Dog Bites

Runoff election; Fangxaminer Watch monitors amusing errors

Ammiano's idea is that voters would rank their three favorite candidates in order of preference, so that even if no candidate won an initial majority, after a complex series of recounting exercises someone would emerge as the winner of the overall popularity contest. This, of course, would save voters having to pay for a whole new election, complete with voters' handbooks and absentee ballots and vote counters and so on -- and having to drag themselves back to the polls two weeks before the Christmas holiday. Santa Clara County approved a similar system last year, and there probably weren't even 87 candidates running for 11 seats on the San Jose City Council, although we'd have to check on that and quite frankly we don't care enough about Santa Clara County to bother, so just consider the point made and let's move along.

But Supervisor Michael Yaki, who also supports the instant runoff scheme, notes San Francisco voters don't understand the proposed system well enough to support it -- yet. "If we try to put it on the ballot now it wouldn't win," he says. "We can't force it on people. We might need to have a series of workshops."

Ooh, workshops -- we can't wait.

An alternative was proposed during last year's mayoral campaign, when Willie Brown suggested the elections be moved up to September or October, so as to hold the runoff on the first Tuesday in November; Yaki thinks this would confuse voters even more. "What other counties do is they have the election at the time of the primary, and the runoff in November. There's a huge time period between March and November, but it gives you the certainty of a good voter turnout."

One of the worst problems with the current runoff system is that the huge drop-off in voter turnout means the city spends what Yaki says is "an inordinate amount to get those few thousand people to the polls."

Still, apparent need for reform notwithstanding, the apathetic masses probably need to get off their ... oh, internal rhyme just never works. But as District 3 candidate Aaron Peskin notes, "If there's one lesson we should have learned from the national election, it's that your vote really does count."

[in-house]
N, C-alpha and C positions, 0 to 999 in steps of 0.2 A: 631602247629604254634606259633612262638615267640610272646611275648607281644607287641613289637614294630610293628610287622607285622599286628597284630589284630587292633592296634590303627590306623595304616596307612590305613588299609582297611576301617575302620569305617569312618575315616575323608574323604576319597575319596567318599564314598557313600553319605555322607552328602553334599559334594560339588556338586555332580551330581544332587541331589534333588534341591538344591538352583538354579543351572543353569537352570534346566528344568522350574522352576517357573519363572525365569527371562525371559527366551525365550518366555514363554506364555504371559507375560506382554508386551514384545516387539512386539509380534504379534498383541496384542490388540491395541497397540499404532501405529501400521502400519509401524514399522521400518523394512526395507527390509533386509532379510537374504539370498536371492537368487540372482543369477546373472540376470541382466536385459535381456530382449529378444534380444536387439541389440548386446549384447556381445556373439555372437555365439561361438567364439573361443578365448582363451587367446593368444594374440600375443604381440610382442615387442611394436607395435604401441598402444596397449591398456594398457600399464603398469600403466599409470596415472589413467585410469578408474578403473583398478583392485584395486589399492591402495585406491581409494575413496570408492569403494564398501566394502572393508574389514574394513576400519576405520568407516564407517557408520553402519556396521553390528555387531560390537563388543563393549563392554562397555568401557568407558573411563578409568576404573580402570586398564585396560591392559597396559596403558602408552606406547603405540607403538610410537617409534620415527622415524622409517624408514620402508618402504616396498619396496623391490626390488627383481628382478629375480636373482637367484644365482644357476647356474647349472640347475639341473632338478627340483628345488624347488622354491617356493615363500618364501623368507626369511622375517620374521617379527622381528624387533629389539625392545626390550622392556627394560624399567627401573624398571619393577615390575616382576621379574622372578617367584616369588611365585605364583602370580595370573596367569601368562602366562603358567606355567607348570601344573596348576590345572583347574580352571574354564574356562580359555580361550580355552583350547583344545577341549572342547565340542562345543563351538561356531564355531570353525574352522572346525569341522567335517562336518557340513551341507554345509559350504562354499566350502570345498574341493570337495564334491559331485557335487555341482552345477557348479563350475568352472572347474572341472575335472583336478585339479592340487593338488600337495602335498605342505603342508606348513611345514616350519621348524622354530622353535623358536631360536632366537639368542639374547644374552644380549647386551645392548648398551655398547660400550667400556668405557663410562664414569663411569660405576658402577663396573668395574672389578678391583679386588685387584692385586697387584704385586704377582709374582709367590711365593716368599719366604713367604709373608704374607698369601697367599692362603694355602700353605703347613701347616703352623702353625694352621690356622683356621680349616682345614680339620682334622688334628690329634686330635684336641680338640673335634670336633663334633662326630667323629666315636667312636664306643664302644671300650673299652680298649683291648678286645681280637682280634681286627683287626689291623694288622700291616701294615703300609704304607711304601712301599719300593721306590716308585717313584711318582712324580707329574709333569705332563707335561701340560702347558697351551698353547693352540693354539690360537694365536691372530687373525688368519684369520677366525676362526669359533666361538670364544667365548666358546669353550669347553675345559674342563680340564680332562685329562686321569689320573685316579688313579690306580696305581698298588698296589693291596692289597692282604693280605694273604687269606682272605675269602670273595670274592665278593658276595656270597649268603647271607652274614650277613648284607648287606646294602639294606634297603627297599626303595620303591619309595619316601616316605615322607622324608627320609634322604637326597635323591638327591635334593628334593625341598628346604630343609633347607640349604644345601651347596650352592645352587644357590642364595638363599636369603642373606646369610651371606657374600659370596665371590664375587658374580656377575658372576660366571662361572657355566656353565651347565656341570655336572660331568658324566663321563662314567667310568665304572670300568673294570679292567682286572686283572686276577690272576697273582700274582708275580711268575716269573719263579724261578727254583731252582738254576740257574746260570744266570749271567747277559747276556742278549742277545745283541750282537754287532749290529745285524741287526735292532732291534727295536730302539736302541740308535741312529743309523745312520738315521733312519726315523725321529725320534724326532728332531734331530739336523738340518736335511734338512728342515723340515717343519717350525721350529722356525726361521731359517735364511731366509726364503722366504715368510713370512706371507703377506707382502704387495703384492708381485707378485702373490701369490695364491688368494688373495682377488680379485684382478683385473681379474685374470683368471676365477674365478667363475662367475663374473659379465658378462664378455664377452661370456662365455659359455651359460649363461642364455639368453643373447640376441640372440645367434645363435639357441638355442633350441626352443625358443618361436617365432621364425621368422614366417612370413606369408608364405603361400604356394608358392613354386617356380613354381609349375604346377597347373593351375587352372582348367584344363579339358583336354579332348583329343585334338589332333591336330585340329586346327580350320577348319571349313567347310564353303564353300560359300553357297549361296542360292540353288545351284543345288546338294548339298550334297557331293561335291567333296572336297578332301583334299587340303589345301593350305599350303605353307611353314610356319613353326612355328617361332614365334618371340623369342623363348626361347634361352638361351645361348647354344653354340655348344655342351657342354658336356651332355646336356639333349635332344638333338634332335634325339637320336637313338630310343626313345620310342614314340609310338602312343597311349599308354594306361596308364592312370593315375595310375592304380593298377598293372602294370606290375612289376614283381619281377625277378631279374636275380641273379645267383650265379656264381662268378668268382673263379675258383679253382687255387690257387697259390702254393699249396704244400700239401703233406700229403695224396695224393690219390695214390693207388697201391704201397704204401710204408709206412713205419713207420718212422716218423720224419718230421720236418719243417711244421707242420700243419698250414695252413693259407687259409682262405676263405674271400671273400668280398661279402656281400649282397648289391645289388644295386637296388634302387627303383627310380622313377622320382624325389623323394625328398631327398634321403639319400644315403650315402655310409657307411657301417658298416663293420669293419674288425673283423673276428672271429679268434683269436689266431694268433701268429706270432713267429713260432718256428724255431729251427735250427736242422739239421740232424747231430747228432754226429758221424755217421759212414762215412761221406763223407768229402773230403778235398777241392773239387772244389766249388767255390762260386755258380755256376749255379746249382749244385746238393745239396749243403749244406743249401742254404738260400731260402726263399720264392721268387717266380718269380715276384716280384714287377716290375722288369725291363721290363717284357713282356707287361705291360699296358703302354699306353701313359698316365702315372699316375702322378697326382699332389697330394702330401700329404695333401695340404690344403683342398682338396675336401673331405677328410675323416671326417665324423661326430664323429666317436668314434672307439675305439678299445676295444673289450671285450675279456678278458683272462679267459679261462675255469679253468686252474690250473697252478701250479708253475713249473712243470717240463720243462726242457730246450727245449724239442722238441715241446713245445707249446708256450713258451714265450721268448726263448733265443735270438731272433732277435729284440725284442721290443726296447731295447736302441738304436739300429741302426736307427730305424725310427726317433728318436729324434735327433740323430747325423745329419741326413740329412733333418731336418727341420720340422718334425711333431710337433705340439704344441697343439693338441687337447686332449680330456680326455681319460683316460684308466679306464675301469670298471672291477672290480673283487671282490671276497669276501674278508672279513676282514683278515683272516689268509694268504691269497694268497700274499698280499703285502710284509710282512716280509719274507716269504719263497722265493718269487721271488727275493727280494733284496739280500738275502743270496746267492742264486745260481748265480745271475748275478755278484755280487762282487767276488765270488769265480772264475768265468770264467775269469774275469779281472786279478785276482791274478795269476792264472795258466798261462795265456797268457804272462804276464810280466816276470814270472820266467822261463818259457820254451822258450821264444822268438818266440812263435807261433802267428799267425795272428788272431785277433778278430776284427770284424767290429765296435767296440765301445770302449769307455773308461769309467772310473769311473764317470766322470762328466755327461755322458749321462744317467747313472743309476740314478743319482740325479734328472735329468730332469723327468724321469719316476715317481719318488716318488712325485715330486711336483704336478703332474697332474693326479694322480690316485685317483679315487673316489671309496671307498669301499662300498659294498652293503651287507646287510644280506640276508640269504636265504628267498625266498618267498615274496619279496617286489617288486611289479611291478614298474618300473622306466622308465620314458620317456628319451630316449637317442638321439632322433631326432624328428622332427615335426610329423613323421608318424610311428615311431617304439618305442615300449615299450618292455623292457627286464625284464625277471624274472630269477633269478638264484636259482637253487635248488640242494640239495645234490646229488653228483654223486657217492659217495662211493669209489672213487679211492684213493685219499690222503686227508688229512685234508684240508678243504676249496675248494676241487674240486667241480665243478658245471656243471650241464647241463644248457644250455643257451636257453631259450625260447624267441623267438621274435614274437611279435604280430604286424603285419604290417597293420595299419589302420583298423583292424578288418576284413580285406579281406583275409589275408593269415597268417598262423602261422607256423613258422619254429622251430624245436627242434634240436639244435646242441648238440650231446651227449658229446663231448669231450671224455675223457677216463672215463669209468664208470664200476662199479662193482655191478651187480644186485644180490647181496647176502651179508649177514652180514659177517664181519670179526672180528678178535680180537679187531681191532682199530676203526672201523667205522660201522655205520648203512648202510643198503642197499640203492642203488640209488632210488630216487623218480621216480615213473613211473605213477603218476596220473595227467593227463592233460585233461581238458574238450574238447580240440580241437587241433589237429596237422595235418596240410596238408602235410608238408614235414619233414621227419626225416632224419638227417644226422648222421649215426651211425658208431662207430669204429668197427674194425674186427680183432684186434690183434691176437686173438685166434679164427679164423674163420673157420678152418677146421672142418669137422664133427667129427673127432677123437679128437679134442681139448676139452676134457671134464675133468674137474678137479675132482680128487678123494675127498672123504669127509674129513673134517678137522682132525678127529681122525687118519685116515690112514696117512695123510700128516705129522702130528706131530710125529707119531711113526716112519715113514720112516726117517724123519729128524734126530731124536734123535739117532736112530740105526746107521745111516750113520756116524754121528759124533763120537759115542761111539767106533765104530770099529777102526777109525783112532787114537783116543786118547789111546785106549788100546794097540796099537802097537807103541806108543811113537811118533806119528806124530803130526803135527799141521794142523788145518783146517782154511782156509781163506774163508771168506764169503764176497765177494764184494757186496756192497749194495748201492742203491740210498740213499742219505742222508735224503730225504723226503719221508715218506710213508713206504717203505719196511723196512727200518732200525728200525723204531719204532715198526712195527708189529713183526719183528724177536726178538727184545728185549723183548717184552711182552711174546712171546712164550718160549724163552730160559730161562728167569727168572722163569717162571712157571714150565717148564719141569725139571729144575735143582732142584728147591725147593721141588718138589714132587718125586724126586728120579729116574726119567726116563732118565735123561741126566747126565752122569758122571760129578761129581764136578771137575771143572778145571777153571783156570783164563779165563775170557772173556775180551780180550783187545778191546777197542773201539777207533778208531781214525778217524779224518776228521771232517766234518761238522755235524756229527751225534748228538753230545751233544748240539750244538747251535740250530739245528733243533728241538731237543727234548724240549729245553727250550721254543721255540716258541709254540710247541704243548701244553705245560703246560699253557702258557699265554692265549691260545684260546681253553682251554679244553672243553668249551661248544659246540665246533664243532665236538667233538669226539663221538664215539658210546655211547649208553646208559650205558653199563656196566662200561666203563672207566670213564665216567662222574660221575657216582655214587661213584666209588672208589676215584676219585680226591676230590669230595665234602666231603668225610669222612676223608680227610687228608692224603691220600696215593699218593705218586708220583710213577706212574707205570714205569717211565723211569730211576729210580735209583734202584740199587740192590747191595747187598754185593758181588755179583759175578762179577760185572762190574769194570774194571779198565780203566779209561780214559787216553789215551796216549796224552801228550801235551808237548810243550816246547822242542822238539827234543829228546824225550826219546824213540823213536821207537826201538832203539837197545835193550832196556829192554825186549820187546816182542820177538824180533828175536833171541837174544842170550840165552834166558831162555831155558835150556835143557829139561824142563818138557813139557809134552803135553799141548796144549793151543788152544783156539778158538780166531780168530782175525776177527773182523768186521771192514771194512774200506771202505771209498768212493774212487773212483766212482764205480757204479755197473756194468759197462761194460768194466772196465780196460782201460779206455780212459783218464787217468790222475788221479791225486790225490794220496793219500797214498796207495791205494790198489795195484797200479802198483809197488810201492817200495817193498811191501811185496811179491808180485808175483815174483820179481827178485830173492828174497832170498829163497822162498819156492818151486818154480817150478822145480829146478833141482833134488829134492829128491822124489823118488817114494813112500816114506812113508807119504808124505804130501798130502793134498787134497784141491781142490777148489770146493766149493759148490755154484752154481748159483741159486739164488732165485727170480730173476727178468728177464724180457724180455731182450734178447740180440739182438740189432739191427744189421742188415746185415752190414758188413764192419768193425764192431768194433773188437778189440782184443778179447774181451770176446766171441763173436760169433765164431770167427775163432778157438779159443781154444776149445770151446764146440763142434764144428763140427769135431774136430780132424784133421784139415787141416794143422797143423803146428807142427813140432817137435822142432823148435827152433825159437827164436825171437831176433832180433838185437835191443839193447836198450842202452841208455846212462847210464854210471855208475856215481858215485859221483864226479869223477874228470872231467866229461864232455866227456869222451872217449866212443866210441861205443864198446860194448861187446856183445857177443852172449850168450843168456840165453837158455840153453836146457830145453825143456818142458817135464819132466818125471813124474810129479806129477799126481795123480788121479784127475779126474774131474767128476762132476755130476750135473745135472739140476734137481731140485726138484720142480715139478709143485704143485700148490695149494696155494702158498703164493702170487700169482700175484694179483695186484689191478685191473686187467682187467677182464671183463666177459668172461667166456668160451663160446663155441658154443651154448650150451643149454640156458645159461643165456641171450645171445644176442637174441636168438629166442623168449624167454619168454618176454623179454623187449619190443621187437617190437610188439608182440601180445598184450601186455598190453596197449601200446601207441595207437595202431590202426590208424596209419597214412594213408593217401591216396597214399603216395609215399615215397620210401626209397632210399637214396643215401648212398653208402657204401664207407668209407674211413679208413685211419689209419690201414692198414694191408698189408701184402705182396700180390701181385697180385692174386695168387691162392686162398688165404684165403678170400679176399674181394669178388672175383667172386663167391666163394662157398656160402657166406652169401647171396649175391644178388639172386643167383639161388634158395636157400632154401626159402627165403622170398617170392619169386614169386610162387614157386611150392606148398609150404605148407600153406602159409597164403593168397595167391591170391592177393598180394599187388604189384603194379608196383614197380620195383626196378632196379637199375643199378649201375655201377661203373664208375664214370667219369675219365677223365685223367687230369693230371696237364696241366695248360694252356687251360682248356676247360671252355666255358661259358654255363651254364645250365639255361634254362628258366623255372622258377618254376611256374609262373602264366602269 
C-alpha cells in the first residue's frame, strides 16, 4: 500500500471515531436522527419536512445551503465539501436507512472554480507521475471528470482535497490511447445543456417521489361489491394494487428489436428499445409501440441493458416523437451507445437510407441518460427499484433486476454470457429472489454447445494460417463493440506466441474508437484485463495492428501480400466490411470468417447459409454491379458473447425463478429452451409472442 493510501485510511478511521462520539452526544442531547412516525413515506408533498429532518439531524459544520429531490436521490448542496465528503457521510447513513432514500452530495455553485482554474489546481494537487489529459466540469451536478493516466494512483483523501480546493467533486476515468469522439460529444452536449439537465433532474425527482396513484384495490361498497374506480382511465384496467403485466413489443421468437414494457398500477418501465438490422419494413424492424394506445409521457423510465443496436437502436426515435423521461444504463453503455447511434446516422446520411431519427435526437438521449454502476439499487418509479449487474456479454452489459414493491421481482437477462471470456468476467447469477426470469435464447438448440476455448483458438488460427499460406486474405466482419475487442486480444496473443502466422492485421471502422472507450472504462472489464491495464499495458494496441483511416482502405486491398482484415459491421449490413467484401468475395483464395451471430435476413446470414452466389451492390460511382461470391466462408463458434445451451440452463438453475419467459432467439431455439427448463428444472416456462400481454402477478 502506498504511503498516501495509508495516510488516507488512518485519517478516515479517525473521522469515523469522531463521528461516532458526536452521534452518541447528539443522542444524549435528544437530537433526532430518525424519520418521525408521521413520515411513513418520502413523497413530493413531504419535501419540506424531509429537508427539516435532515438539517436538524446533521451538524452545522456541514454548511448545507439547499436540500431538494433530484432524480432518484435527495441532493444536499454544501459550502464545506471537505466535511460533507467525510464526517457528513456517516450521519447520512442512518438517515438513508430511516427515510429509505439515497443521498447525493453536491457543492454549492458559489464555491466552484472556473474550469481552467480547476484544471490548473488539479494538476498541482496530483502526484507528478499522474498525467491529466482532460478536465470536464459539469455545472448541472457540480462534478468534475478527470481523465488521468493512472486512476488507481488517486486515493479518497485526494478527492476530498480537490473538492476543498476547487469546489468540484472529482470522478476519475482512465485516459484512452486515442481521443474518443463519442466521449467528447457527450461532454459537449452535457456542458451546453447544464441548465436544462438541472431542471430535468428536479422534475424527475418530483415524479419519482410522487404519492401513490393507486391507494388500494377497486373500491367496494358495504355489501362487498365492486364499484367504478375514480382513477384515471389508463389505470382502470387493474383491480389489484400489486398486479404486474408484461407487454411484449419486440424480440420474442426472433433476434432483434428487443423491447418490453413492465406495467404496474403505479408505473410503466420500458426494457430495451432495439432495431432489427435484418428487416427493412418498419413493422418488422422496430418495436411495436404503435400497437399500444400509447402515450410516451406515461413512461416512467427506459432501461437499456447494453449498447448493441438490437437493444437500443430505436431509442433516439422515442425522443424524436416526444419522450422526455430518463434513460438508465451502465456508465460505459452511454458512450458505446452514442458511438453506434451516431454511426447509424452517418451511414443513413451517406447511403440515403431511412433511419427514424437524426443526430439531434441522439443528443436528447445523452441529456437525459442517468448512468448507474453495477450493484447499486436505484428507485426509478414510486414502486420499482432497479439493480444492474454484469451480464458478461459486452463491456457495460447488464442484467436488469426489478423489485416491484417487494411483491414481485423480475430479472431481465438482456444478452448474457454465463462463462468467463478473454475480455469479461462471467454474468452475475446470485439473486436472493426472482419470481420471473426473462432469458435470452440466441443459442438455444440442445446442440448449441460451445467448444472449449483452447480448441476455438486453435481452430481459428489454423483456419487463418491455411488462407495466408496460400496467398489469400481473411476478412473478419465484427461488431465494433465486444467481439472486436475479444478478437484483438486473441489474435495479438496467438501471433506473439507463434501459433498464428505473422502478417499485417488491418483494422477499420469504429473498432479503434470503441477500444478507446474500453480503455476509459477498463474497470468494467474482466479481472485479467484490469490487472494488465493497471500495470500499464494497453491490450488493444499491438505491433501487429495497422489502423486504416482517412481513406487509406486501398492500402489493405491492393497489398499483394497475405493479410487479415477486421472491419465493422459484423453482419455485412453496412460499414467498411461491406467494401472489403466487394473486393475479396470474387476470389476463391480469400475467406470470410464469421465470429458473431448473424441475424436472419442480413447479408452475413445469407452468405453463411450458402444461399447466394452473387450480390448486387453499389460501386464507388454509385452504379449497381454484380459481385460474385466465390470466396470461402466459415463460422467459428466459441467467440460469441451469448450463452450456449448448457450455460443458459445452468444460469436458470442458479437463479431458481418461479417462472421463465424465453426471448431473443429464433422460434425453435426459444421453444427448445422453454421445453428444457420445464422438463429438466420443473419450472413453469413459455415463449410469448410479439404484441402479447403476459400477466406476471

Stepping Into the Twilight Zone

And speaking of the national election, will we ever find out who our next president is going to be? It's like we're trapped in some unpleasant time warp -- and correspondent Mark Rosenmoss may know why.

I can harbor this evil secret no longer, writes Rosenmoss. The cursed genesis of our bizarre election quagmire lies not in Palm Beach or Miami, but in Glen Park at the corner of Diamond and Chenery, in front of the Higher Grounds Coffee House. The heart of the vortex is a damagedNew York Times kiosk. Evidently struck by a vehicle and jammed shut, it perpetually displays a front page frozen on Monday, Nov. 6. Atop the beaming faces of two hapless candidates poised eternally on the brink of decision day, the headline blares: "Focus is on Crucial States in Campaign's Final Hours." The subheads: "Gore Rallies Base" and "Bush Hits Florida."

Forget the Supreme Court. This is a case for Rod Serling and Fox Mulder.

Dawn of a New Error

Finally, allow us to introduce an all-new Dog Bites feature: Fangxaminer Watch, in which we monitor the new paper's more egregious and amusing mistakes. We'll continue until the F-Ex burns through its $66 million -- some of that wire copy is expensive! -- or we get bored, whichever comes first. And no, before you ask, we won't be able to feature every error in the Fangxaminer; we'd have to start a whole new column for that.

On the other hand ... no. No! Bad Dog Bites.

Wednesday, November 29

Paper misspells Associate Editor Warren Hinckle's name as "Warren Hinkle."

Paper misspells Managing Editor Robert M. Porterfield's name as "Robert M. Porterfiled."

Paper misspells Wednesday as "Wenesday" on front page.

Thursday, November 30

Spellcheck bonanza as many new and surprising words appear in subheads throughout paper, including "utlitydistrict," "reccomendations," "resumbit," and the front-page "common deminator."

Mysterious series of dots replaces names of comic strips.

Thought-provoking headline in arts section: "Harris finds own words in new"

Friday, December 1

Several of our more juvenile readers e-mail to point out front-page head "State's Butt Battle Pays Off." Yeah, all that time on the cross-trainer was worth it.

Cliffhanger headline: "Lack of Flu Shots Reaches Critical Stage for Neediest in City's"

Chopped-off story in sports section: "Miami (2-3) opened its home"

Second chopped-off story in sports section: "The International Olympic Committee selects the"

Sunday, December 3

Less scope for amusement today, though scrambled headline "Armstrong, U.S. Team Postal Face Drug Scrutiny" and accompanying punctuation-free story have a certain word-puzzle appeal.

Monday, December 4

Sports section head: "Jockey Dead of Apparent Homicide." Hmm.

Arts section head: "Unfortunate Events Is Unfolding." Hmm again.

And, sure, rely on wire copy for civic coverage, but maybe somebody should have read that Associated Press report on Page 3 about San Francisco's elections before running it: "Ten of the city's 11 districts will see a runoff. Only incumbent Tom Ammiano gained more than 50 percent of the vote."

Note to Fangxaminerstaff: Better make that nine districts -- Gavin Newsom ran unopposed.

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